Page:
2. 2. Author name / Procedia – Social and Behavioral Sciences 00 (2013) 000–000 2 (2006) and Weiss, Banilower, McMahon, and Smith (2001) noted that more than 90% of secondary school science teachers rely on textbooks to organize and deliver instruction and assign homework (Valverde, Bianchi, Schmidt, McKnight, & Wolfe, 2002). As teachers often rely on textbooks to organize teaching, they are one of the most important science teaching resources (Yager 1996; Ahtineva 2000). As an integral part of scientific literacy, NoS has become a popular topic in textbook analysis (e.g. Niaz 2000; Rodriguez and Niaz 2002; Williams 2002). Although most descriptions of NoS have described things relevant to all fields of natural sciences, recently research on NoS has been more and more influenced by domain specific knowledge of scientific knowledge and enterprises. Textbooks are an influential component among the elements of school science, as they greatly influence the content taught (Yager, 1996). There seems to be little question regarding the importance of textbooks in science teaching (Chiappetta, Sethna, & Fillman, 1993). In school science, the textbook is accepted as the ultimate source of knowledge, provides themajority of instructional support beyond the teacher, and in many cases actually becomes the curriculum (Stake & Easley, 1978). Many science teachers, new teachers in particular, use the assigned textbook as their content outline and story line for their courses (Chiappetta et al., 1993). A research study by Chiang-Soong and Yager (1993) revealed that more than 80% of science teachers in the research sample used their textbooks in excess of 90% of the time. Reliance on textbooks is more apparent when teachers are teaching outside their own area of expertise (Stern & Roseman, 2004). Furthermore, students expected the textbook to be used as the source of nearly all information and as the framework from which all science was to be experienced (Chiang-Soong & Yager, 1993). The case of NoS, the impact of textbooks gains significance because very few, if any, commercially viable science textbooks have been recently designed specifically to help pre-college students develop informed NoS conceptions as emphasized in current science education reform documents. Earlier attempts to develop such textbooks and curricula (e.g., Holton, 1981; Klopfer &Cooley, 1963; Rutherford, Holton,& Watson, 1975) Phillips and Chiappetta (2007) investigated 12 middle school science textbooks to examine whether they presented a balanced view of NOS. Comparing to the previous research, analysis revealed that the textbooks devoted a higher proportion of content to science as a way of investigating and science as a way of thinking. Gibbs and Lawson (1992), using a qualitative approach, assessed 14 college textbooks and 8 high school textbooks to explore how the nature of scientific thinking was reflected in these textbooks. Detailed analysis revealed that (a) a very small segment was devoted to the processes of science and scientific thinking and this was not integrated with other segments, (b) the authors appeared not to understand processes of science well, and therefore, (c) most authors conveyed an incorrect relationship among scientific hypotheses, theories, and laws. In Thailand, the new Thai curriculum is standards based and consists of eight learning strands. Specifically, NoS is explicitly included in Learning Sub-strand 8 of the Science Learning Strand: Nature of Science and Technology. Ministry of Education 2008 . The Biology textbook has been assigned by the Thai Ministry of National Education as the primary textbook in all secondary schools, so millions of students use this textbook as the primary source of nearly all information about NoS. Apart from this, there are also other textbooks available for students in Thailand, which are published by independent publishers. In addition, very little empirical research has been dedicated to assessing how NoS is actually represented in commercial science textbooks, and in what ways and the extent to which publishers have responded to the reforms discourse related to NoS. Science textbook analyses have mainly focused on representations of scientific literacy themes (e.g., Chiappetta et al., 1991) and the historical accuracy of the treatment of specific science concepts (e.g., Brito, Rodriguez, &Niaz, 1995). Thus, This study aimed to assess the aspects of the nature of science (NoS) that were represented in Thai secondary school Biology textbooks. The study was guided by the following questions: How is NoS represented in high school Biology textbooks? 2. Methods The dominant strategies employed for analysis of textbooks have been those associated with quantitative methodology. The present study adopted a structured, document analysis approach. Thai secondary school Biology textbooks were provided under the framework of Thailand’s national curriculum B.E. 2551 by the Institution for Promoting Science and Technology (IPST) were analyzed using a structured scheme and associated scoring rubric, which were develop for the purpose of this study. Abd-El-Khalick et al., 2008)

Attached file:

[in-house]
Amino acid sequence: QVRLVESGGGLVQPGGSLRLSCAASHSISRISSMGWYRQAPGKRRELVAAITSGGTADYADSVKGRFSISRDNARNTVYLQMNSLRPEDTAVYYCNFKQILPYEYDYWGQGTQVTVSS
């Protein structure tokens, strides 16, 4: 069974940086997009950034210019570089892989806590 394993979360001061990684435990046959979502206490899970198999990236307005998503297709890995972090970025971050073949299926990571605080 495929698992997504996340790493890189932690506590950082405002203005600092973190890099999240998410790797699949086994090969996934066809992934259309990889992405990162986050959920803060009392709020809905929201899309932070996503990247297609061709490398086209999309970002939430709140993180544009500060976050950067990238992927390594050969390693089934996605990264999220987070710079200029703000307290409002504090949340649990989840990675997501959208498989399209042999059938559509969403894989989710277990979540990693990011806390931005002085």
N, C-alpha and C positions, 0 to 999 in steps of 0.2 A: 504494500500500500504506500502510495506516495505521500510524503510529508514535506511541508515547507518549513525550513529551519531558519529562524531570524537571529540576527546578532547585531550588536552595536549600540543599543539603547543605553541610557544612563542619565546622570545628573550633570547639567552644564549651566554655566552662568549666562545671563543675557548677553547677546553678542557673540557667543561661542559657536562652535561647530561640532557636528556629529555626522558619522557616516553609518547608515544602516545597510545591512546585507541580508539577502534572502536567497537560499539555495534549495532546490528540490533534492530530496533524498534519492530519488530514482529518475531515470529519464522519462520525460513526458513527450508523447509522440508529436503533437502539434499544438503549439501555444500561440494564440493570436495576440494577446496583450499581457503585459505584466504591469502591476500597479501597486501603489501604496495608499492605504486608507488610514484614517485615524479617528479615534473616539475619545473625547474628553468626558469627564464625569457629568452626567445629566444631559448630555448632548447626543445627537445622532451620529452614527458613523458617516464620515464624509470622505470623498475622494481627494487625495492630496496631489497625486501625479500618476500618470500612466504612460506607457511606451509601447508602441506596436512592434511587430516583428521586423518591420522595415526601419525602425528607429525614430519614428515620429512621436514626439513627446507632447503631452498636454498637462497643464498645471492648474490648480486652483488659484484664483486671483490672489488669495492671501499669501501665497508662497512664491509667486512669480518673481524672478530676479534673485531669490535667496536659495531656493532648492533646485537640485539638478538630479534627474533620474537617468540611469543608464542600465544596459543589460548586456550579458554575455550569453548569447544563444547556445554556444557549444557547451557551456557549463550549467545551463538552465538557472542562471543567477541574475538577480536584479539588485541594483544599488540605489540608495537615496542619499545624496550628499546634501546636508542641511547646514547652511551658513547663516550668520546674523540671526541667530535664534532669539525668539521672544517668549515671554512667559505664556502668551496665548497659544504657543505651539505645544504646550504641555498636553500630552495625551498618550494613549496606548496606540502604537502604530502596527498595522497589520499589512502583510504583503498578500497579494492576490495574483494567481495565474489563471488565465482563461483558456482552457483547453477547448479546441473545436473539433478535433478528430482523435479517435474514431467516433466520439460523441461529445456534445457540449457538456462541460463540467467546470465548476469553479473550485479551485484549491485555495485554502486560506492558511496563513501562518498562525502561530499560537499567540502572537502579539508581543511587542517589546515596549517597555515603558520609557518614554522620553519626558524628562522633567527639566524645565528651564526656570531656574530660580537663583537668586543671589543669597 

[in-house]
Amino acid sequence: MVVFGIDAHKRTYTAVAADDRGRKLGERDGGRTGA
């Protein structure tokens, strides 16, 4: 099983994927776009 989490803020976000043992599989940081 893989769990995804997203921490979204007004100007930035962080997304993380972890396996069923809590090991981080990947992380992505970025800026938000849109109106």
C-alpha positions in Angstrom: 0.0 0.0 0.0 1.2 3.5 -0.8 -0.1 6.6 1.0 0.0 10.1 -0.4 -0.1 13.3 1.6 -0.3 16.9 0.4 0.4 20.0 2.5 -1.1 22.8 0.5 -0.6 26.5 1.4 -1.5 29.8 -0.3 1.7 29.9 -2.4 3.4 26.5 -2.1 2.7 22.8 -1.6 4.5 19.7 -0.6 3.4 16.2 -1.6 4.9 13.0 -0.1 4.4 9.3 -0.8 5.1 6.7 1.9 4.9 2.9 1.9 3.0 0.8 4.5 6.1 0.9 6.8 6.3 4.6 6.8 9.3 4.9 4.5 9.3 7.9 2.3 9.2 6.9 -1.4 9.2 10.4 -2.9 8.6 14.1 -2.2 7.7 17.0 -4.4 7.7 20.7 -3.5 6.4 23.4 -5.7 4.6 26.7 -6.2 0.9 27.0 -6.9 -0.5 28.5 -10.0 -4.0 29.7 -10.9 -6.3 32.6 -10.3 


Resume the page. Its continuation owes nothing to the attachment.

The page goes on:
3. 3. Author name / Procedia – Social and Behavioral Sciences 00 (2013) 000–000 3 2.1 Analytical Framework NoS and approaches to addressing NoS instructionally served as bases for the analytical framework used in this study. Adapted from Abd-El-Khalick (1998). Table 1 Explication of the NoS aspects targeted in the analysis of the Biology textbooks NoS aspect Dimensions emphasized in textbook analysis Empirical Scientific claims are derived from, and/or consistent with, observations of natural phenomena. Scientists, however, do not have ‘‘direct’’ access to most natural phenomena: their observations are almost always filtered through the human perceptual apparatus, mediated by the assumptions underlying the functioning of ‘‘scientific’’ instruments, and/or interpreted from within elaborate theoretical frameworks Inferential There is a crucial distinction between observations and inferences. Observations are descriptive statements about natural phenomena that are accessible to the senses (or extensions of the senses) and about which observers can reach consensus with relative ease. Inferences, on the other hand, are statements about phenomena that are not directly accessible to the senses. Scientific constructs, such as gravity, are inferential in the sense that they can only be accessed and/or measured through their manifestations or effects Tentative Scientific knowledge is reliable and durable, but never absolute or certain. All categories of knowledge (‘‘facts,’’ theories, laws, etc.) are subject to change. Scientific claims change as new evidence, made possible through conceptual and technological advances, is brought to bear; as extant evidence is reinterpreted in light of new or revised theoretical ideas; or due to changes in the cultural and social spheres or shifts in the directions of established research programs Theory-laden Scientists’ theoretical and disciplinary commitments, beliefs, prior knowledge, training, and expectations influence their work. These background factors affect scientists’ choice of problems to investigate and methods of investigations, observations , and interpretation of these observations. This individuality or mind-set accounts for the role of theory in generating scientific knowledge. Contrary to common belief, science never starts with neutral observations. Like investigations, observations are always motivated and guided by, and acquire meaning in light of questions and problems derived from, certain theoretical perspectives Creative and imaginative Science is not an entirely rational or systematic activity. Generating scientific knowledge involves human creativity in the sense of scientists inventing explanations and theoretical entities. The creative NOS, coupled with its inferential nature, entail that scientific entities are functional theoretical models rather than faithful copies of ‘‘reality’’ Distinction between scientific theories and laws laws are descriptive statements of relationships among observable phenomena. Theories,by contrast, are inferred explanations for observable phenomena or regularities in those phenomena. Contrary to common belief, theories and laws are not hierarchically related . Theories and laws are different kinds of knowledge and one does not become the other.Theories are as legitimate a product of science as laws Social and cultural Science is a human enterprise embedded and practiced in the context of a larger cultural milieu.Thus, science affects and is affected by various cultural elements and spheres, including social fabric, worldview, power structures, philosophy, religion, and political and economic factors. Such effects are manifested, among other things, through public funding for scientific research and, in some cases, in the very nature of ‘‘acceptable’’ explanations of natural phenomena.